As of January 2015, NCMEC’s Child Victim Identification Program has reviewed and analyzed more than 132 million child pornography images since it was created in 2002.

    1 in 6 endangered runaways reported to the National Center for Missing & Exploited Children in 2014 were likely sex trafficking victims.

    68 percent of these likely sex trafficking victims were in the care of social services or foster care when they ran.

    Internet safety

    93 percent of teens ages 12 to 17 go online.

    Of children five years old and younger who use the Internet, 80 percent use it at least once a week.

    One in 25 children ages 10 to 17 received an online sexual solicitation where the solicitor tried to make offline contact.

    Four percent of cell phone owning teens ages 12 to 17 say they have sent sexually suggestive nude/semi-nude messages to others via text message.

    15 percent of cell phone owning teens ages 12 to 17 say they have received sexually suggestive nude/semi-nude images of someone they know via text.

    For more Internet Safety facts visit http://www.netsmartz.org/InternetSafety.

  81. Beth April 29, 2015 at 11:46 am #

    @Diana, all that big wall of text told us is that some predators find some children regardless of them being at a park somewhere in the world on May 9.

    You’re really not able to explain the recklessness of all the other markers of where children might be, are you? (Schools, libraries, museums, McDonalds, swingsets, bike racks……..)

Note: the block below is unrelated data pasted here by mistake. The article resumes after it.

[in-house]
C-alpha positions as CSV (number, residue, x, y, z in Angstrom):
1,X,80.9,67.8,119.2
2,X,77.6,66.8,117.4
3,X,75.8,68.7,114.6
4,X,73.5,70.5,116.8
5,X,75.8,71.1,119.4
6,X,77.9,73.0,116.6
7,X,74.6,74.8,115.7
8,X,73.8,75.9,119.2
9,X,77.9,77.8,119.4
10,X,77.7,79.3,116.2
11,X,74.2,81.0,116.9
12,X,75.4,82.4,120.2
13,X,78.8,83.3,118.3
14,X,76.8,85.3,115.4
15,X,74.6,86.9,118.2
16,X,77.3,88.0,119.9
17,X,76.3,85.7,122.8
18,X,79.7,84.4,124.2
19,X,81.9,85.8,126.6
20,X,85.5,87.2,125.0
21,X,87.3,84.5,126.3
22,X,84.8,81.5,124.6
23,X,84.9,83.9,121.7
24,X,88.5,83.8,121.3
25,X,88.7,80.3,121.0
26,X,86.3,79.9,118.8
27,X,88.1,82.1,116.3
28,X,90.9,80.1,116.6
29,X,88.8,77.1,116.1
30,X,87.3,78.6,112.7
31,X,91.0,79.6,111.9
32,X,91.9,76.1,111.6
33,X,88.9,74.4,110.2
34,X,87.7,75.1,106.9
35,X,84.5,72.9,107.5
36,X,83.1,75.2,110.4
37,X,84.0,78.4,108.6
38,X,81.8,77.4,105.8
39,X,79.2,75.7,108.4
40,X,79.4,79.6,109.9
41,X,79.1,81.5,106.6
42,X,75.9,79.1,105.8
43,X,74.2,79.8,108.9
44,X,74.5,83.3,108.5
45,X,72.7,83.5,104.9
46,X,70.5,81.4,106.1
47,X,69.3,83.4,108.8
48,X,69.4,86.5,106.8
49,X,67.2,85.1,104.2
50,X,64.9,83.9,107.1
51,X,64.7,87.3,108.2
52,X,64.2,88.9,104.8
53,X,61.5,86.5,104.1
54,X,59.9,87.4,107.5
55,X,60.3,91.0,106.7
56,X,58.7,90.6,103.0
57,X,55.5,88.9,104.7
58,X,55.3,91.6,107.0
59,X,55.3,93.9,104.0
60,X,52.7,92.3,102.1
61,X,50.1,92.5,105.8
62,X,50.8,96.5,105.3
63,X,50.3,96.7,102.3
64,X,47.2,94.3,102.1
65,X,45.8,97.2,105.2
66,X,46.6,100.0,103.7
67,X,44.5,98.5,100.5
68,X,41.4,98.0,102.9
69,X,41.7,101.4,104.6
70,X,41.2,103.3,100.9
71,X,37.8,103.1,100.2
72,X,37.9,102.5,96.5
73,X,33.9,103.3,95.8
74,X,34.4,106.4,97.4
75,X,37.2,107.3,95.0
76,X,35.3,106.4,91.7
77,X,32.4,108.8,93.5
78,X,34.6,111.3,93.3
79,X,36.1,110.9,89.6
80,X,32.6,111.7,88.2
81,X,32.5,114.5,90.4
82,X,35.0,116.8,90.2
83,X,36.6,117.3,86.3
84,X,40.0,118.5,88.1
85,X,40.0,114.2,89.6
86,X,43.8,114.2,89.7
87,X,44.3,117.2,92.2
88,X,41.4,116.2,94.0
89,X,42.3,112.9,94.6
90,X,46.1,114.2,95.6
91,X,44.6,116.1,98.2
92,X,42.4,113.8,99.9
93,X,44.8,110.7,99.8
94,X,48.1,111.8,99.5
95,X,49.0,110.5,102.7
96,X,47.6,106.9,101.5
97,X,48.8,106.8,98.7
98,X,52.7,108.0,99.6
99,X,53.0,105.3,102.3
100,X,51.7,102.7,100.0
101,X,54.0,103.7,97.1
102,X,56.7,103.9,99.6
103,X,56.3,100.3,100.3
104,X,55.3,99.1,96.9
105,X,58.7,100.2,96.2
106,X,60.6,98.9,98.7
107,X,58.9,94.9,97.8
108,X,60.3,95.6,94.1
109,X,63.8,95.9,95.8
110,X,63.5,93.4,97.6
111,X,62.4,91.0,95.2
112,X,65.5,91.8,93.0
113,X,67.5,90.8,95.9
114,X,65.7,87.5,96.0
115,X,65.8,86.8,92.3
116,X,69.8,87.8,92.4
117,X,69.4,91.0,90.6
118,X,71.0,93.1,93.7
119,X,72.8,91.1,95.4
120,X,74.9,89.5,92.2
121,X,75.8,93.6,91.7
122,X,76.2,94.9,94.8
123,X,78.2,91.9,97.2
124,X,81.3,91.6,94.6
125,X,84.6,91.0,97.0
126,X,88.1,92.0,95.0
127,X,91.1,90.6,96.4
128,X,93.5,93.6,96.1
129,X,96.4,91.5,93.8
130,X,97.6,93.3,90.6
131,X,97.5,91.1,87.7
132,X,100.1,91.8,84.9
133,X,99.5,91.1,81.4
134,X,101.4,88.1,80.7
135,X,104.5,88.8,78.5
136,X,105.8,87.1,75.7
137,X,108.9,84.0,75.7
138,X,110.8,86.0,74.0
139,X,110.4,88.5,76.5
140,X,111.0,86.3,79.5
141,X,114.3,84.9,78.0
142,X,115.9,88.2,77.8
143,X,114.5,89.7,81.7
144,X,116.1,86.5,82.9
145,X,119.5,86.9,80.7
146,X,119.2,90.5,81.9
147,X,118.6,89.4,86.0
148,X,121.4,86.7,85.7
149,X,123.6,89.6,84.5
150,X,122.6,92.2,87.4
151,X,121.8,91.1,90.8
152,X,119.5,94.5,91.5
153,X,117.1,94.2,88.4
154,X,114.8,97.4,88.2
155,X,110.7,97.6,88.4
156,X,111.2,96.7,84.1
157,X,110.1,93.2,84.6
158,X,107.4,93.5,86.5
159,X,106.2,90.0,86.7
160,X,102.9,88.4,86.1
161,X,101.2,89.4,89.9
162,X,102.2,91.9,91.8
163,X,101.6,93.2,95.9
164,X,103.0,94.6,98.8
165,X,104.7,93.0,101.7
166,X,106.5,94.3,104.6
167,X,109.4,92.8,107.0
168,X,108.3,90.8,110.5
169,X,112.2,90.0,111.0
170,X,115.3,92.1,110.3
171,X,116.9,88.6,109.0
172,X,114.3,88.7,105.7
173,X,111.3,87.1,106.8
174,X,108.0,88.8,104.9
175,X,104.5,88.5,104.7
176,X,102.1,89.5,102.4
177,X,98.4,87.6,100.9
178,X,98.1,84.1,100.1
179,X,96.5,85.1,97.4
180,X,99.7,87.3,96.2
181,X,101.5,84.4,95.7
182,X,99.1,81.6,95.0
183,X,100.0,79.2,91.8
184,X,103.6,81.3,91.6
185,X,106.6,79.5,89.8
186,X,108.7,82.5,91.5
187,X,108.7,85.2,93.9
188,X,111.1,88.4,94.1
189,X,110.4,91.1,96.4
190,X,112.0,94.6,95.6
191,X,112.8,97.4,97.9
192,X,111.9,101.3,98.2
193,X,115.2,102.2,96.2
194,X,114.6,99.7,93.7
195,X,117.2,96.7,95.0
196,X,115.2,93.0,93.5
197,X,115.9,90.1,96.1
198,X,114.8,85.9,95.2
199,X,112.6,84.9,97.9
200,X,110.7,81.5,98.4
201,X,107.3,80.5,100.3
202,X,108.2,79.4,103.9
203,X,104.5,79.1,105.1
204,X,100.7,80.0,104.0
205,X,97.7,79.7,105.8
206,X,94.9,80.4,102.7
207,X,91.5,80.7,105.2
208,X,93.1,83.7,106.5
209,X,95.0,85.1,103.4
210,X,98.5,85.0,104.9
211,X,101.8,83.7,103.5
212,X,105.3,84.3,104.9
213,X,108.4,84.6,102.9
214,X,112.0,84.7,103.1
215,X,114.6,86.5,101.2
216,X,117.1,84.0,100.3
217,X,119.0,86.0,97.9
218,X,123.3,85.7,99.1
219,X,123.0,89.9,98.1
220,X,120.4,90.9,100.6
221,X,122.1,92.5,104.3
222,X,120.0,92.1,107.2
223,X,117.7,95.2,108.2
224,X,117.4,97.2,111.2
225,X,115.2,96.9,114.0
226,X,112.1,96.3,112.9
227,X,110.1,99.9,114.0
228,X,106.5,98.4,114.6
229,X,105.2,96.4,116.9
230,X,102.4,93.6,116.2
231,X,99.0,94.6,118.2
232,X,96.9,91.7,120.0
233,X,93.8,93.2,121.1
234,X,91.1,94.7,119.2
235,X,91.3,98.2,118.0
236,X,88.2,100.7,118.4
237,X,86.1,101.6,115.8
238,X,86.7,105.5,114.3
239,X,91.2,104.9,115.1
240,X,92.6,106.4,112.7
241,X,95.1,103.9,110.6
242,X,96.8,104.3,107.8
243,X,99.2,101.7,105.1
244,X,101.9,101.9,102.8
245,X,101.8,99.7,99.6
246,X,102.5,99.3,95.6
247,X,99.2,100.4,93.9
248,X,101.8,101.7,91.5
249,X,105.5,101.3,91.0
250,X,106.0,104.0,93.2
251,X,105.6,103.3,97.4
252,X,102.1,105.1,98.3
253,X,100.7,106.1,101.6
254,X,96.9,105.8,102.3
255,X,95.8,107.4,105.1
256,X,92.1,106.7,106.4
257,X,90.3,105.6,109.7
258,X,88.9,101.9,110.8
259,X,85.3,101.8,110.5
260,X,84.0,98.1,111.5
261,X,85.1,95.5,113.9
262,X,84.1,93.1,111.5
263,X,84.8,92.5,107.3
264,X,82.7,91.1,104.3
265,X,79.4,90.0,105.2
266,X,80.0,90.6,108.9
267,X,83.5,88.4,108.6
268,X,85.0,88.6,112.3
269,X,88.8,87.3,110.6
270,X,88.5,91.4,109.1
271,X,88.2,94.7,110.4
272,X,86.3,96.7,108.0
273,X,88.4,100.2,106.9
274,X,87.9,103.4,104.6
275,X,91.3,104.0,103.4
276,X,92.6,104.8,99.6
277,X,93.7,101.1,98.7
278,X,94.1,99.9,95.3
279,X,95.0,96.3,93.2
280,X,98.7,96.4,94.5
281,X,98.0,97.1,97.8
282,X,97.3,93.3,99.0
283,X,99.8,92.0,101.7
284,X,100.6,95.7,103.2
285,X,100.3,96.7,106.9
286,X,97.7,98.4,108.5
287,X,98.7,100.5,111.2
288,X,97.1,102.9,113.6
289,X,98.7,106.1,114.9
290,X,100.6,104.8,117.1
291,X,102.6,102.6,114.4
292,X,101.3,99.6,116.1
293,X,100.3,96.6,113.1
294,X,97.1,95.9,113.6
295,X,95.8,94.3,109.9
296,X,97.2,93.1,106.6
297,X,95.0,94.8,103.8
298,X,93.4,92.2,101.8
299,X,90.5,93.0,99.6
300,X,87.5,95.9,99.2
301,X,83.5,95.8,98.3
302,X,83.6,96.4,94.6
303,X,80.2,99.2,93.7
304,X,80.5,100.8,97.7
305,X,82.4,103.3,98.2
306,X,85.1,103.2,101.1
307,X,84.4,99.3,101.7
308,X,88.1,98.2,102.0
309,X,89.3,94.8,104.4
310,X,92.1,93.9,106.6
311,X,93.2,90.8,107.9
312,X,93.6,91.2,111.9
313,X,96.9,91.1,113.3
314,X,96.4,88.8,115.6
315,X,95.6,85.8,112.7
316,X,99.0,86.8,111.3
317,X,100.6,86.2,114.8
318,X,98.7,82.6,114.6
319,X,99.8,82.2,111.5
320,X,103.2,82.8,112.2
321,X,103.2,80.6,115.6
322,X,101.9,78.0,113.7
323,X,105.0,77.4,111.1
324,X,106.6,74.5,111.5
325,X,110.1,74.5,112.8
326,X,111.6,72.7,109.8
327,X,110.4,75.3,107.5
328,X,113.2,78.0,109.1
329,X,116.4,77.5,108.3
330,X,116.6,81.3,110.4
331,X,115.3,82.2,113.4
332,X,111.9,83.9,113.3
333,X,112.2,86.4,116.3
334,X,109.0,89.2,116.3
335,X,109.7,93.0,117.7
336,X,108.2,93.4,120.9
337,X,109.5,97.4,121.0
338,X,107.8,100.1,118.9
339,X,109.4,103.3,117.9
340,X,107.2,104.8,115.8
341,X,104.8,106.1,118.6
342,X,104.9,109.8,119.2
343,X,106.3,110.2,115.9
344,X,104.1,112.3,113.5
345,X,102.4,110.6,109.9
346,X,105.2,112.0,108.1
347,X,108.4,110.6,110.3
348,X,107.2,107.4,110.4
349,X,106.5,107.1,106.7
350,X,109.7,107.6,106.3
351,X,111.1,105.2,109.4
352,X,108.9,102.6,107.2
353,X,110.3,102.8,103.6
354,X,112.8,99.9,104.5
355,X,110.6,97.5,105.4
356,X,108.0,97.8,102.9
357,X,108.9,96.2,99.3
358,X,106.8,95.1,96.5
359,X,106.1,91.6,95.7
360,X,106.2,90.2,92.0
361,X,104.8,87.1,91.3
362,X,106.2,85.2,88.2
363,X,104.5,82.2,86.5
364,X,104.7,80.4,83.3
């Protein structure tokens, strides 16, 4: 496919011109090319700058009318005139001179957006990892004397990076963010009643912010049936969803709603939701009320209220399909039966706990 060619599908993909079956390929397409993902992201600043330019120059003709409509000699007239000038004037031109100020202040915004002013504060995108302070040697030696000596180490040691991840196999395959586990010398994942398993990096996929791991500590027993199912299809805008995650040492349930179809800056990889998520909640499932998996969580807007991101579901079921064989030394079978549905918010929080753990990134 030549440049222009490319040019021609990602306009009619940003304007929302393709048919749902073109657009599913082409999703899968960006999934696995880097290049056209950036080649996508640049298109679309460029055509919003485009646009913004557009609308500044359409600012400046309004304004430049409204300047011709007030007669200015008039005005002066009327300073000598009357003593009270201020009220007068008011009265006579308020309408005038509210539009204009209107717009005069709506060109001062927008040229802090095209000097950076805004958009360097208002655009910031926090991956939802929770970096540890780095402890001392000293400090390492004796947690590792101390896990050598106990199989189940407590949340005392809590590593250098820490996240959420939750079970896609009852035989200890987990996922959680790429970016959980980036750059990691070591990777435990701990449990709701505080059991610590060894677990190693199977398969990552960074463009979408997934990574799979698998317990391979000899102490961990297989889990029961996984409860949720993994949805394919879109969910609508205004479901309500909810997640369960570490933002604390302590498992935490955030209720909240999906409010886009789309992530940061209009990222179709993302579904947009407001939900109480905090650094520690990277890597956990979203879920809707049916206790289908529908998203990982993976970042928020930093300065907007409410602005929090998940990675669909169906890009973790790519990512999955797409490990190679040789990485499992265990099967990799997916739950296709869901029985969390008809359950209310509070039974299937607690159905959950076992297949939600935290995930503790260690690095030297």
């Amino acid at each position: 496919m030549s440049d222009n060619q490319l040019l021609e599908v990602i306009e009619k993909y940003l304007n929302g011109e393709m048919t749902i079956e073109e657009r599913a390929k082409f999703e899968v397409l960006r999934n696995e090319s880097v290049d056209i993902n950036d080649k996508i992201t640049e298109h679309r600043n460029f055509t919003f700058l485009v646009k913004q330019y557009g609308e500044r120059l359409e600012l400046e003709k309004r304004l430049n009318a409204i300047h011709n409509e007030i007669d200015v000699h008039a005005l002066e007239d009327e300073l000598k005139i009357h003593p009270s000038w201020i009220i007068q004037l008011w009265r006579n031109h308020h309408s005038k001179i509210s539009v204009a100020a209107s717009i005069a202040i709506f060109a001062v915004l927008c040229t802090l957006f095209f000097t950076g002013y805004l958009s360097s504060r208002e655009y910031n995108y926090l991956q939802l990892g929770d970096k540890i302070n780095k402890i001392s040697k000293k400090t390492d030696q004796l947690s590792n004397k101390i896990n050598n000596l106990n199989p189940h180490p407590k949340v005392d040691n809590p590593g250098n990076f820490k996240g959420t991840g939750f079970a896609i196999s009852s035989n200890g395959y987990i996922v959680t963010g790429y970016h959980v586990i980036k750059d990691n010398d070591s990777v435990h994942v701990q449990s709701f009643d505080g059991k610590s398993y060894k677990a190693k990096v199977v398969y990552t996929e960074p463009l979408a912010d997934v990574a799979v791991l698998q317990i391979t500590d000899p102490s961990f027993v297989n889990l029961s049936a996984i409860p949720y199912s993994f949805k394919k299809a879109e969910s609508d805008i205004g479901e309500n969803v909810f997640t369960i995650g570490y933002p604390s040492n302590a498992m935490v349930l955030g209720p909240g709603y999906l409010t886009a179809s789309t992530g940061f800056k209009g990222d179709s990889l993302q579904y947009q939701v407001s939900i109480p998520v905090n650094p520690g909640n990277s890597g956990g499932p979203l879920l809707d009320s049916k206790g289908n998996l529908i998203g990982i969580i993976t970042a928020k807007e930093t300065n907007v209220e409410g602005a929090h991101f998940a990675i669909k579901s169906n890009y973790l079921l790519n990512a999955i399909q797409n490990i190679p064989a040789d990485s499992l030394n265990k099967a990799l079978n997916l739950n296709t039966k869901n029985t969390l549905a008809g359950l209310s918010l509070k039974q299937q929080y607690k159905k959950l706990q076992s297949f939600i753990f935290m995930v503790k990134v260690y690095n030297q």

82. Warren April 29, 2015 at 1:05 pm #

    First, if you are this jaded by your work it is time to get out. Yes we all use our backgrounds when making parenting choices, but you have to put things in perspective. You have to be objective. To let your fears and anxieties to interfere with your kids lives, you are being very unfair to them. Your fears and anxieties are yours to deal with, not their’s.

    You also need to view all those stats objectively. For example, the huge increase in authorities dealing with child porn. Yes the porn is probably increasing, but the ability of the authorities to deal with it has also made leaps and bounds, making it faster and easier. So naturally the number of cases they deal with will increase.

    It is all about perspective and objectivity.

  83. Donna April 29, 2015 at 1:09 pm #

    Diana –

    Let me try this one more time —

    You came here specifically stating that Lenore is reckless for creating Take Our Children to the Park Day. You do not appear to oppose free range children in general. In fact your first comment started with “While I do think that kids need some freedom, range depending on the age ….” Apparently being in the park unsupervised any of the other 364 days of the year is perfectly fine with you. You oppose creating a specific day for it.